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Here are the coronavirus stories Medscape’s editors around the globe think you need to know about today.
N95 masks that are past their expiration date or have been used and resterilized can be acceptable alternatives to standard new single-use N95 masks, new research indicates.
Researchers tested the fitted filtration efficiencies (FFEs) of 29 different fitted face mask alternatives worn by a male and female volunteer who performed a series of repeated movements of the torso, head, and facial muscles to recreate typical occupational activities.
The masks they tested included N95s up to 11 years past their expiration date, N95s that had been sterilized with ethylene oxide and hydrogen peroxide or steam, surgical masks, and respirators that have not been approved by the National Institute for Occupational Safety and Health (NIOSH).
The coauthors of a linked editorial write that despite the apparent “imperfect” FFE of non-NIOSH-approved respirators and surgical masks in the laboratory, “there is reason for optimism regarding their real-world effectiveness.”
Chloroquine Linked to Serious Psychiatric Side Effects
Taking chloroquine may be associated with serious psychiatric side effects, even in patients with no family or personal history of psychiatric disorders, suggest researchers who reviewed previously published studies. The review references a study of the FDA’s Adverse Event Reporting System database, a clinical trial for malaria prophylaxis, and case reports and series.
“As a rheumatologist who uses hydroxychloroquine at a dose of 400 mg/day, I do not think we need to worry about serious [psychiatric] side effects,” Nilanjana Bose, MD, who was not involved in the review, told Medscape Medical News.
“These are potentially very concerning side effects that psychiatrists should be aware of,” said another expert.
COVID-19 Cases in US Children Soared in Late July
A new report from the American Academy of Pediatrics and the Children’s Hospital Association found that nearly 339,000 children have tested positive for COVID-19 since the onset of the US epidemic. Cases increased by 40% in the last half of July compared to the total reported previously. There were 97,078 new cases.
Most of the new infections occurred in states in the South and West, according to the report, which was based on data from 49 states, New York City, the District of Columbia, Puerto Rico, and Guam.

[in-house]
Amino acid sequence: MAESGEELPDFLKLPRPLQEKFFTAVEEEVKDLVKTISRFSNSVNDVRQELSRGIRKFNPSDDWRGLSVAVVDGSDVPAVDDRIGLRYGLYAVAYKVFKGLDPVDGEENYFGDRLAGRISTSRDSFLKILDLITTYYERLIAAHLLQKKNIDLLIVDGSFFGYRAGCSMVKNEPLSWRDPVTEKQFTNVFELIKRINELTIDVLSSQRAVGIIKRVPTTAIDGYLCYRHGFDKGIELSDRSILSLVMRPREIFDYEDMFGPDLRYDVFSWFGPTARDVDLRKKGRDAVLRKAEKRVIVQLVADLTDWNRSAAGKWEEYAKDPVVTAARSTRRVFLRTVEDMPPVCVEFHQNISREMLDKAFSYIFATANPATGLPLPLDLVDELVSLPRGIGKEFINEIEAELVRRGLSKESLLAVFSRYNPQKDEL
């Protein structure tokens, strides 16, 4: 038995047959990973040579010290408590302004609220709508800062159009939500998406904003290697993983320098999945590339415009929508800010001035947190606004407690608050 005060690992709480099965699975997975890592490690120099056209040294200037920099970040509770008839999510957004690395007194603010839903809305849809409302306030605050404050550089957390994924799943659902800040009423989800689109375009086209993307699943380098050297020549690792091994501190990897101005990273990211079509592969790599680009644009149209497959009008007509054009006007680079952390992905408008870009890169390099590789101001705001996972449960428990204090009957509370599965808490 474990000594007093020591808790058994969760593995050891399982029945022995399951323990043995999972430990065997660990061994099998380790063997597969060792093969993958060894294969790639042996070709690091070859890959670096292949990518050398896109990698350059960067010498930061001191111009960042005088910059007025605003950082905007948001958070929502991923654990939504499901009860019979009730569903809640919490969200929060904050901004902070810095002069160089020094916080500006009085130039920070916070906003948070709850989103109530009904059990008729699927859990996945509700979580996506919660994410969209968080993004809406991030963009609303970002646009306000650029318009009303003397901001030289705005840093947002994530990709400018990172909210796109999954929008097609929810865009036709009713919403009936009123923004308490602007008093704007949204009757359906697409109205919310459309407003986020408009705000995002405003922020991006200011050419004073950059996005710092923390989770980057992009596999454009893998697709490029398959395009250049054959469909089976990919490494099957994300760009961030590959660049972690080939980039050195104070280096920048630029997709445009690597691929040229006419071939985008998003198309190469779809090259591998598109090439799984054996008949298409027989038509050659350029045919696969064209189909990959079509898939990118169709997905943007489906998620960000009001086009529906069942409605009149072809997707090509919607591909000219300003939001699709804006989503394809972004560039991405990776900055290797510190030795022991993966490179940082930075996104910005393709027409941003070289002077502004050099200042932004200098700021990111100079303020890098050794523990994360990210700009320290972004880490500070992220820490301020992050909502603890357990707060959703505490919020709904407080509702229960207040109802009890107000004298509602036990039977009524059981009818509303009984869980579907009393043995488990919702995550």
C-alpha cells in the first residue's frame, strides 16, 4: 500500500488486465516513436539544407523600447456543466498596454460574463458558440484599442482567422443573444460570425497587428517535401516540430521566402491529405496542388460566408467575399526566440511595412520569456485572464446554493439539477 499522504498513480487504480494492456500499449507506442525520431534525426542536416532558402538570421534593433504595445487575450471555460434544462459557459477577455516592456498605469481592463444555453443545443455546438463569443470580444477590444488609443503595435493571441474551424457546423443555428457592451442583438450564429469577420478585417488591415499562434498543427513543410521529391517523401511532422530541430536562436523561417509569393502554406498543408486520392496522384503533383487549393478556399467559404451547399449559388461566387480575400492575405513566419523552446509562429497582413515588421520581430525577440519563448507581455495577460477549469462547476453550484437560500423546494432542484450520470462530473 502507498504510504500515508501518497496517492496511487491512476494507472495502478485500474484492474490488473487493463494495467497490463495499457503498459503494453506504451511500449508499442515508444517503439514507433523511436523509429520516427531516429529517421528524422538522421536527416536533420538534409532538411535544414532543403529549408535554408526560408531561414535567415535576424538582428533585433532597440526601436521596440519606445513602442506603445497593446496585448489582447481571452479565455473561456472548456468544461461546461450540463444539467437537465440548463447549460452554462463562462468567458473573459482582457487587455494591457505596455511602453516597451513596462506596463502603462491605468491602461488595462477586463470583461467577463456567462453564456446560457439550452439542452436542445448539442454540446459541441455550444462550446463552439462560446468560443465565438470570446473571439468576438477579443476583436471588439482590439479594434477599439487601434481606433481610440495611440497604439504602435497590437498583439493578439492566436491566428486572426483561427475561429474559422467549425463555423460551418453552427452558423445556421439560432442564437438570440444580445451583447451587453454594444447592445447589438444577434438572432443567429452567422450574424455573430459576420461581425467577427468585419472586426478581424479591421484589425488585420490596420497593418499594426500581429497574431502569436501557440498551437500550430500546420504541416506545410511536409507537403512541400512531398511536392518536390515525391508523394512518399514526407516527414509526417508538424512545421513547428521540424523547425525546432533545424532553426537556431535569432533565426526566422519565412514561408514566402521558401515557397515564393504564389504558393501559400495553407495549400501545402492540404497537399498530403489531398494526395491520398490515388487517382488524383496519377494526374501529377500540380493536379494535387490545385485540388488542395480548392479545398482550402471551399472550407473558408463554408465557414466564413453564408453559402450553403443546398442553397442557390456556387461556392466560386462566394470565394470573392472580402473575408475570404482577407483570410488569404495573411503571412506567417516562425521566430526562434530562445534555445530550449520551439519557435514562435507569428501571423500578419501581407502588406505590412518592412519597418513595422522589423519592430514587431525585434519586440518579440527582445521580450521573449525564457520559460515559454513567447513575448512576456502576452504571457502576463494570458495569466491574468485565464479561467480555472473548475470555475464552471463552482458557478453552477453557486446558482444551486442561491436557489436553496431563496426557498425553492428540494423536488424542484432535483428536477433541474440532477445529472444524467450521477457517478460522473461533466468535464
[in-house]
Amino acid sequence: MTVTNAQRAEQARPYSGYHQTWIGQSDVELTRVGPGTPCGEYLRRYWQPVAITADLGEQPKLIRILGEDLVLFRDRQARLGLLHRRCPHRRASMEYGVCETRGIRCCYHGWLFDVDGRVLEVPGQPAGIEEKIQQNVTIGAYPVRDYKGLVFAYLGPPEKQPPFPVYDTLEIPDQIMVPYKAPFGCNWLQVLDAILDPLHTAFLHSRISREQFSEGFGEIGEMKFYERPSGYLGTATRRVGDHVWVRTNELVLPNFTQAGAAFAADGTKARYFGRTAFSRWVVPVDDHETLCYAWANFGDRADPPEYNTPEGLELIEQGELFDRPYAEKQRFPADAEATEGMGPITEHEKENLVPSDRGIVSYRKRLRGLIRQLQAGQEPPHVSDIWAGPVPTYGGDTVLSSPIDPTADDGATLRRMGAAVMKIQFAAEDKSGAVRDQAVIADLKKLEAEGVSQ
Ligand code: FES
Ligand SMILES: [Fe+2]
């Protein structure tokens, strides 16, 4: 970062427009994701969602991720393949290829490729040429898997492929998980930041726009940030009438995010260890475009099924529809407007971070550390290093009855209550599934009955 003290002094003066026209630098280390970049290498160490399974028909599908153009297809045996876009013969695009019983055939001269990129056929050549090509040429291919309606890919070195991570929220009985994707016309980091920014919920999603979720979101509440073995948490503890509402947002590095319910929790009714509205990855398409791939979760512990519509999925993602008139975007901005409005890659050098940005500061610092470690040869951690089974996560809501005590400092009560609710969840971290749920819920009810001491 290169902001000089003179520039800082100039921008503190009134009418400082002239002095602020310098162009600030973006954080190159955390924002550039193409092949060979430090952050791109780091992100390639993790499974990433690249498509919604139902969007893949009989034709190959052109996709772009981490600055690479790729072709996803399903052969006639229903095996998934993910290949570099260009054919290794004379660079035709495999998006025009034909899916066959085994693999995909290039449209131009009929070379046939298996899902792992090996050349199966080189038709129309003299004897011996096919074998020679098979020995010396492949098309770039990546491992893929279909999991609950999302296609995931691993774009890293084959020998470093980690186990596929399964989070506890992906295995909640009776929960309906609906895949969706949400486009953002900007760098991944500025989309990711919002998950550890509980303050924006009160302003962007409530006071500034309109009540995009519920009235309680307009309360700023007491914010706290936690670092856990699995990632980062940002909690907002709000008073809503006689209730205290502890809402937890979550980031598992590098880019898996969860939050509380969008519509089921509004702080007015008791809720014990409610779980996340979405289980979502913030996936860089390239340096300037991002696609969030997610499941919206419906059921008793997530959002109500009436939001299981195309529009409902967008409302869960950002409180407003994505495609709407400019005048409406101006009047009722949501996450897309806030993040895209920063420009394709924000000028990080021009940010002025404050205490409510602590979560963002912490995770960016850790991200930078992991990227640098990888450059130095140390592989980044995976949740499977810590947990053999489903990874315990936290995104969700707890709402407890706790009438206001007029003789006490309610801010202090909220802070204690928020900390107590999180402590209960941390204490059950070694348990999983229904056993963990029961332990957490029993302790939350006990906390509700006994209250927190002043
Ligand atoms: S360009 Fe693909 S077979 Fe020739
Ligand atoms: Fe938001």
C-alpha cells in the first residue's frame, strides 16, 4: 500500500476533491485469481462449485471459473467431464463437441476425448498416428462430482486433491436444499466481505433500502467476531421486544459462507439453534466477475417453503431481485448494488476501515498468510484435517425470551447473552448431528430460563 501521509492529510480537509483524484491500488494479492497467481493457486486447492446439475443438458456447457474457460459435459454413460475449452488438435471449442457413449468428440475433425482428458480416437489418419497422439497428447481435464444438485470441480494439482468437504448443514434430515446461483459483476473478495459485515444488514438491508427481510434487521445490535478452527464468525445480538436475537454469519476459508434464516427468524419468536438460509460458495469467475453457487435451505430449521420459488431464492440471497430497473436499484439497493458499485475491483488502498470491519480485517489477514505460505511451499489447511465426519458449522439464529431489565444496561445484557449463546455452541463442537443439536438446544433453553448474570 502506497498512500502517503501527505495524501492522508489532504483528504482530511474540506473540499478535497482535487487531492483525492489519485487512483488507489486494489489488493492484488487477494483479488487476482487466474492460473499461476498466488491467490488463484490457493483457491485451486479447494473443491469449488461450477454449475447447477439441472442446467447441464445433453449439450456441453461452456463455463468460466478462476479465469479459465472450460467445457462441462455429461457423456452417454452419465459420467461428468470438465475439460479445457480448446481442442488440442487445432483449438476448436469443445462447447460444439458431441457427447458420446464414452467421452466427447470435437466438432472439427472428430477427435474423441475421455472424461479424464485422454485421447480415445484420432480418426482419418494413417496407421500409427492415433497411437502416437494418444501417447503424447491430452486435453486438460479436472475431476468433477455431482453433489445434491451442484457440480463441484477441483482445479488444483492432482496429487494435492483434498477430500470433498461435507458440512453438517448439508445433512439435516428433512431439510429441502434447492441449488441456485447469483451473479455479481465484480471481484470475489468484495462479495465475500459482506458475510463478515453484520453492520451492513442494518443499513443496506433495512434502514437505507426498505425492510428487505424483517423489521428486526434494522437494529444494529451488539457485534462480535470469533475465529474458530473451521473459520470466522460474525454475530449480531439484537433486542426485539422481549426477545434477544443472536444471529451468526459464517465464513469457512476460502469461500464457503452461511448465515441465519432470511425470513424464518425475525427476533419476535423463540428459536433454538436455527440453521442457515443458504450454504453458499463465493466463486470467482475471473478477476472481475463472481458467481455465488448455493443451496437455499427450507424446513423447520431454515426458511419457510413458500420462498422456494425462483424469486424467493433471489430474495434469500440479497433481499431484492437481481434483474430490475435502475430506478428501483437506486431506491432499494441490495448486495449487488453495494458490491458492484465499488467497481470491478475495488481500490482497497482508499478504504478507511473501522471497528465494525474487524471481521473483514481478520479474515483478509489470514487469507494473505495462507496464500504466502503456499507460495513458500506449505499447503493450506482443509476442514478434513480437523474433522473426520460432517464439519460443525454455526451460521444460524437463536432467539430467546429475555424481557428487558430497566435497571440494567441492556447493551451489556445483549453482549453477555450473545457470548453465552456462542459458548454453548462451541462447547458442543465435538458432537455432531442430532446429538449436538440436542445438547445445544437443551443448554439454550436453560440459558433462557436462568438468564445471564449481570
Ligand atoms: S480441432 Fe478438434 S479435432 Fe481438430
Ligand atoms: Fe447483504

Most residents who were asked whether their training prepared them for COVID-19 in a Medscape survey said it had not or that they weren’t sure.
Whereas 40% said they felt prepared, 30% said they did not feel prepared, and 31% answered that they were unsure. The data include answers from 1659 US medical residents.
The Kidney and COVID-19
The rates of acute kidney injury in hospitalized COVID-19 patients has ranged widely in reports on different cohorts, which “points to the idea that we don’t fully understand this process and we don’t know what is going on or the obvious risk factors,” transplant nephrologist Samira Farouk, MD, of Mount Sinai Hospital in New York City, said in a Medscape commentary video.
She and Duke University nephrologist Matthew Sparks, MD, discussed what is known, and what’s still mysterious, about how COVID-19 affects patients’ kidneys. Whether SARS-CoV-2 directly infects and damages the kidney is “the million-dollar question,” said Farouk. “There is compelling evidence on both sides.”
As frontline healthcare workers care for patients with COVID-19, they commit themselves to difficult, draining work and also put themselves at risk for infection. Thousands throughout the world have died.
Medscape has published a memorial list to commemorate them. We will continue updating this list as, sadly, needed. Please help us ensure this list is complete by submitting names with an age, profession or specialty, and location through this form.
If you would like to share any other experiences, stories, or concerns related to the pandemic, please join the conversation here.
Ellie Kincaid is Medscape’s associate managing editor. She has previously written about healthcare for Forbes, the Wall Street Journal, and Nature Medicine. She can be reached at email@example.com or on Twitter @ellie_kincaid.